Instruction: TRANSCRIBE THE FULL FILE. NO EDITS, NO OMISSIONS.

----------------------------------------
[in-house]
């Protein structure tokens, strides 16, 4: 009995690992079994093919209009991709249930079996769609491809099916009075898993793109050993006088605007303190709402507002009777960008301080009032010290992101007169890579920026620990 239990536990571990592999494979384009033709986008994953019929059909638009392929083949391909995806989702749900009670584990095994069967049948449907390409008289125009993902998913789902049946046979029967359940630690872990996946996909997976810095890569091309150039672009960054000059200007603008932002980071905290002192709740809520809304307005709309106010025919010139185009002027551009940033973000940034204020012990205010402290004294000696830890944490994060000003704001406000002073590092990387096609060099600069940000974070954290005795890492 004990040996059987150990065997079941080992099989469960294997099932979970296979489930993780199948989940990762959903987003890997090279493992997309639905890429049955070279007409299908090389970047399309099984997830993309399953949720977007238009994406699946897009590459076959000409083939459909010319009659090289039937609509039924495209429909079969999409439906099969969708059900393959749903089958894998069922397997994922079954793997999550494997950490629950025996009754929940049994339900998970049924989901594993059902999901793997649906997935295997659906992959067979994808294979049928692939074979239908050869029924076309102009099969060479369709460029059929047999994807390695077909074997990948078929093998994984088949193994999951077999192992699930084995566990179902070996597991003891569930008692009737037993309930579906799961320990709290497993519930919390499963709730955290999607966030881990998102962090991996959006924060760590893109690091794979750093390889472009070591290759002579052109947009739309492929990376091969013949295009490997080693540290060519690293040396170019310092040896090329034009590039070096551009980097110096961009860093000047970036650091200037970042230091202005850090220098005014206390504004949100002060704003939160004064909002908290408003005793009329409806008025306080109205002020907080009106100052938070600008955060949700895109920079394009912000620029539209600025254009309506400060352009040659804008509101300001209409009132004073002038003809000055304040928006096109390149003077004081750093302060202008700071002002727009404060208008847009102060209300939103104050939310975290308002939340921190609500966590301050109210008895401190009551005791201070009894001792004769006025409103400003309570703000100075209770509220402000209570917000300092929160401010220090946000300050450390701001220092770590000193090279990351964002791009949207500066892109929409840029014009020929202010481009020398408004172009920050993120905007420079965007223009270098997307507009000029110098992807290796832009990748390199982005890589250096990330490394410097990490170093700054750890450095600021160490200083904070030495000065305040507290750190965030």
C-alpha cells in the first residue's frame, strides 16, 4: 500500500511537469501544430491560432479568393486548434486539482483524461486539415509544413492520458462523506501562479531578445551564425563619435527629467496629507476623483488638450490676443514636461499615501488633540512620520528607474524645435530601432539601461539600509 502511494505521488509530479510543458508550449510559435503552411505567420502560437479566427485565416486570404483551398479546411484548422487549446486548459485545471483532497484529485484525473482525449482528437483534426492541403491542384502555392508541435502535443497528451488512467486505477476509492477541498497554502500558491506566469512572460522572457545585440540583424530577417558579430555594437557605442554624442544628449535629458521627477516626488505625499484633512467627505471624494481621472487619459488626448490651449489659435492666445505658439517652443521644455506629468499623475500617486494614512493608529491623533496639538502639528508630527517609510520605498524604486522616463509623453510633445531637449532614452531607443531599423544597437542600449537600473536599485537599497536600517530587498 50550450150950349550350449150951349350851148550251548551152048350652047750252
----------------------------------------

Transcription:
[in-house]
């Protein structure tokens, strides 16, 4: 009995690992079994093919209009991709249930079996769609491809099916009075898993793109050993006088605007303190709402507002009777960008301080009032010290992101007169890579920026620990 239990536990571990592999494979384009033709986008994953019929059909638009392929083949391909995806989702749900009670584990095994069967049948449907390409008289125009993902998913789902049946046979029967359940630690872990996946996909997976810095890569091309150039672009960054000059200007603008932002980071905290002192709740809520809304307005709309106010025919010139185009002027551009940033973000940034204020012990205010402290004294000696830890944490994060000003704001406000002073590092990387096609060099600069940000974070954290005795890492 004990040996059987150990065997079941080992099989469960294997099932979970296979489930993780199948989940990762959903987003890997090279493992997309639905890429049955070279007409299908090389970047399309099984997830993309399953949720977007238009994406699946897009590459076959000409083939459909010319009659090289039937609509039924495209429909079969999409439906099969969708059900393959749903089958894998069922397997994922079954793997999550494997950490629950025996009754929940049994339900998970049924989901594993059902999901793997649906997935295997659906992959067979994808294979049928692939074979239908050869029924076309102009099969060479369709460029059929047999994807390695077909074997990948078929093998994984088949193994999951077999192992699930084995566990179902070996597991003891569930008692009737037993309930579906799961320990709290497993519930919390499963709730955290999607966030881990998102962090991996959006924060760590893109690091794979750093390889472009070591290759002579052109947009739309492929990376091969013949295009490997080693540290060519690293040396170019310092040896090329034009590039070096551009980097110096961009860093000047970036650091200037970042230091202005850090220098005014206390504004949100002060704003939160004064909002908290408003005793009329409806008025306080109205002020907080009106100052938070600008955060949700895109920079394009912000620029539209600025254009309506400060352009040659804008509101300001209409009132004073002038003809000055304040928006096109390149003077004081750093302060202008700071002002727009404060208008847009102060209300939103104050939310975290308002939340921190609500966590301050109210008895401190009551005791201070009894001792004769006025409103400003309570703000100075209770509220402000209570917000300092929160401010220090946000300050450390701001220092770590000193090279990351964002791009949207500066892109929409840029014009020929202010481009020398408004172009920050993120905007420079965007223009270098997307507009000029110098992807290796832009990748390199982005890589250096990330490394410097990490170093700054750890450095600021160490200083904070030495000065305040507290750190965030």
C-alpha cells in the first residue's frame, strides 16, 4: 500500500511537469501544430491560432479568393486548434486539482483524461486539415509544413492520458462523506501562479531578445551564425563619435527629467496629507476623483488638450490676443514636461499615501488633540512620520528607474524645435530601432539601461539600509 502511494505521488509530479510543458508550449510559435503552411505567420502560437479566427485565416486570404483551398479546411484548422487549446486548459485545471483532497484529485484525473482525449482528437483534426492541403491542384502555392508541435502535443497528451488512467486505477476509492477541498497554502500558491506566469512572460522572457545585440540583424530577417558579430555594437557605442554624442544628449535629458521627477516626488505625499484633512467627505471624494481621472487619459488626448490651449489659435492666445505658439517652443521644455506629468499623475500617486494614512493608529491623533496639538502639528508630527517609510520605498524604486522616463509623453510633445531637449532614452531607443531599423544597437542600449537600473536599485537599497536600517530587498 50550450150950349550350449150951349350851148550251548551152048350652047750252